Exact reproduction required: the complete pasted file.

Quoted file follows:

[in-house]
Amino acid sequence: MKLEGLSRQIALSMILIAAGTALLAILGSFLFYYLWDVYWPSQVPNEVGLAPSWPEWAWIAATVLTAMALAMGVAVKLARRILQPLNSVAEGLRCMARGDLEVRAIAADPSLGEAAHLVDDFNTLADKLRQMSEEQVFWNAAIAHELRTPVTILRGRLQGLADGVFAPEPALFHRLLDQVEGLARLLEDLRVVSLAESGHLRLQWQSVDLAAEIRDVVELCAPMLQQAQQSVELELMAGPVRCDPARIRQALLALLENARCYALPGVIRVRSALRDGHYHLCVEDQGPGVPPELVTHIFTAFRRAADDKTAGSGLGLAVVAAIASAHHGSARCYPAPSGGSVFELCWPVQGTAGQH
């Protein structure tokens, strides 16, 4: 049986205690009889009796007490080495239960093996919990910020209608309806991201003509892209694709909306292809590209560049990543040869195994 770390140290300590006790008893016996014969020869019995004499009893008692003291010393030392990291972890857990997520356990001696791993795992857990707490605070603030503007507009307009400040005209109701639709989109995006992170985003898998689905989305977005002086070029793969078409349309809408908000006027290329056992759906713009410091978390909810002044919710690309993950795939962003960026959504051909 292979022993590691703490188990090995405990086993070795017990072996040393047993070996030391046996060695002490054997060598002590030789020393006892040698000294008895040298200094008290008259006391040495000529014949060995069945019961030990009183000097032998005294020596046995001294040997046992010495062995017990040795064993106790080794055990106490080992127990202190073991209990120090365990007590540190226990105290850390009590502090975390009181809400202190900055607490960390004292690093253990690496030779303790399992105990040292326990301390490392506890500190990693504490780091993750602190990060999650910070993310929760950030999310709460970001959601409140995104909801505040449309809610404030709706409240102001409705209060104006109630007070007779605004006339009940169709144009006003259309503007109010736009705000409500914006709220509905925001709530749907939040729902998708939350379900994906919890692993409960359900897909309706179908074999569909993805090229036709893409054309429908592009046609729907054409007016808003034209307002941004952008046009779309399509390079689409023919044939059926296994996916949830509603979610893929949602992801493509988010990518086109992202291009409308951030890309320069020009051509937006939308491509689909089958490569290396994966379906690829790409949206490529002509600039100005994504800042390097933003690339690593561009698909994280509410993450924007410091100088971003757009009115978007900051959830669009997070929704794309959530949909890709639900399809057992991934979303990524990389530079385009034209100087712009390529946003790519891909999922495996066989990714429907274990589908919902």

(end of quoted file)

[in-house]
Amino acid sequence: MKLEGLSRQIALSMILIAAGTALLAILGSFLFYYLWDVYWPSQVPNEVGLAPSWPEWAWIAATVLTAMALAMGVAVKLARRILQPLNSVAEGLRCMARGDLEVRAIAADPSLGEAAHLVDDFNTLADKLRQMSEEQVFWNAAIAHELRTPVTILRGRLQGLADGVFAPEPALFHRLLDQVEGLARLLEDLRVVSLAESGHLRLQWQSVDLAAEIRDVVELCAPMLQQAQQSVELELMAGPVRCDPARIRQALLALLENARCYALPGVIRVRSALRDGHYHLCVEDQGPGVPPELVTHIFTAFRRAADDKTAGSGLGLAVVAAIASAHHGSARCYPAPSGGSVFELCWPVQGTAGQH
């Protein structure tokens, strides 16, 4: 049986205690009889009796007490080495239960093996919990910020209608309806991201003509892209694709909306292809590209560049990543040869195994 770390140290300590006790008893016996014969020869019995004499009893008692003291010393030392990291972890857990997520356990001696791993795992857990707490605070603030503007507009307009400040005209109701639709989109995006992170985003898998689905989305977005002086070029793969078409349309809408908000006027290329056992759906713009410091978390909810002044919710690309993950795939962003960026959504051909 292979022993590691703490188990090995405990086993070795017990072996040393047993070996030391046996060695002490054997060598002590030789020393006892040698000294008895040298200094008290008259006391040495000529014949060995069945019961030990009183000097032998005294020596046995001294040997046992010495062995017990040795064993106790080794055990106490080992127990202190073991209990120090365990007590540190226990105290850390009590502090975390009181809400202190900055607490960390004292690093253990690496030779303790399992105990040292326990301390490392506890500190990693504490780091993750602190990060999650910070993310929760950030999310709460970001959601409140995104909801505040449309809610404030709706409240102001409705209060104006109630007070007779605004006339009940169709144009006003259309503007109010736009705000409500914006709220509905925001709530749907939040729902998708939350379900994906919890692993409960359900897909309706179908074999569909993805090229036709893409054309429908592009046609729907054409007016808003034209307002941004952008046009779309399509390079689409023919044939059926296994996916949830509603979610893929949602992801493509988010990518086109992202291009409308951030890309320069020009051509937006939308491509689909089958490569290396994966379906690829790409949206490529002509600039100005994504800042390097933003690339690593561009698909994280509410993450924007410091100088971003757009009115978007900051959830669009997070929704794309959530949909890709639900399809057992991934979303990524990389530079385009034209100087712009390529946003790519891909999922495996066989990714429907274990589908919902």